- Make a list of your commonly misspelled words. When you catch yourself spelling the same word wrong over and over, write it down somewhere (back of a Moleskine is a good place). When you get a chance, look it up and put the correct spelling next to it. (Make sure you mark which is correct!) Unlike the massive lists of “commonly misspelled words” in the back of dictionaries and the like, this is a custom list that reflects the words and spelling rules you have trouble with – so instead of a huge list of Other People’s Problems you have a custom-made guide to your own.
- Use mnemonics. There’s an MnM in mnemonic! Mnemonics are memory tricks or devices, like “i before e except after c”. Since spelling rules are often abstract and, in English, even contradictory (what sound does “gh” make?), they are hard to memorize by themselves. Mnemonics “sneak in” through a different part of your mind, by rhyming, presenting an image, or forming a pattern that makes better sense than “that’s just how it’s spelled”.Here are some examples of spelling mnemonics:
- It’s necessary to have 1 Collar and 2 Socks.
- A piece of pie
- You hear with your ear.
- Pull apart to separate.
- Definite has 2 i’s in it
- There is a place just like here.
- Because: Big Elephants Can Always Understand Small Elephants
- Cemetery has three e’s – eee! – like a scream.
- IN NO CENTury is murder an innocent crime.
- Slaughter is LAUGHTER with an S at the beginning.
These are all taken from The North Coast Institute Learning Institute and Audiblox; check out these sites for more.
- Study spelling with Carolyn. The National Spelling Bee offers a 36-week spelling course, a lesson a week, by Carolyn Andrews, an ex-teacher and spelling coach to her championship-winning son. Each week’s lesson focuses on an aspect of spelling; taken a week at a time, it’s a good way to cover the basics. Unfortunately, the site doesn’t offer an RSS feed or email subscription; since the main page offers the most current lesson, you can monitor it for changes using a service like ChangeDetection.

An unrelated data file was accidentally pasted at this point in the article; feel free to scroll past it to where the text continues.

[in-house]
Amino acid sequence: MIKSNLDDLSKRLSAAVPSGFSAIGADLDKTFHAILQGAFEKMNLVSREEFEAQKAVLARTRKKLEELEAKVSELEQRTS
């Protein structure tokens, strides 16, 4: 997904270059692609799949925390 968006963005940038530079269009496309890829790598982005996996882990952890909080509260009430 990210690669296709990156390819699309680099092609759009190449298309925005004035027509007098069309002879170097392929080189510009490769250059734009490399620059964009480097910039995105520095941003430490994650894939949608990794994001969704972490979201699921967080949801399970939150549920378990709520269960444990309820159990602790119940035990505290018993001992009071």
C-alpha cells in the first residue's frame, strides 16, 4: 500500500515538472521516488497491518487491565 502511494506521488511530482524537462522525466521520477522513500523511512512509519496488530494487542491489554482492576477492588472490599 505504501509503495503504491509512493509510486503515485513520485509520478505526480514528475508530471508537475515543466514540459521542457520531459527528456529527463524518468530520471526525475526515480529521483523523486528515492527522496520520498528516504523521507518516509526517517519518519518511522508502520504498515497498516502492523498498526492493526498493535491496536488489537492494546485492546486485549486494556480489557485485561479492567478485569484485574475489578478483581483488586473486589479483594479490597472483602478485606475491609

- Put a mark next to every word you look up in the dictionary. If you look it up more than once, add it to you personal list.
- Write write write! The only way to really learn a word is to use it, and that counts for spelling as much as for learning its meaning. When you look up how to spell a word, write it down several times in a row, and do it again a day or two later – you’re trying to build up the motor memory of writing it correctly spelled. Write a blog, a journal, emails, a novel, anything that will keep you using words – and pay special attention as you write to the words that come up wrong (spell-check is good for this, at least!). Let others read your writing, and ask them to circle misspelled words (or post it to a blog – blog readers make especially harsh taskmasters where spelling errors are involved!)
Better minds than yours and mine have ranted about English spelling rules (or the lack thereof). There has been a near-constant drive for spelling reform for centuries, with advocates including Samuel Johnson, Theodore Roosevelt, H.G. Wells, George Bernard Shaw, and Andrew Carnegie. These efforts have generally been failures, attempts to impose artificial “corrections” on the organic flow of language and writing.
English, it seems, won’t be rationalized, leaving it to each of us to make peace with its foibles and somehow work out how to get things spelt. Hopefully these tips help you begin the process of patching up your own spelling. If you have any other tips, please let us know in the comments.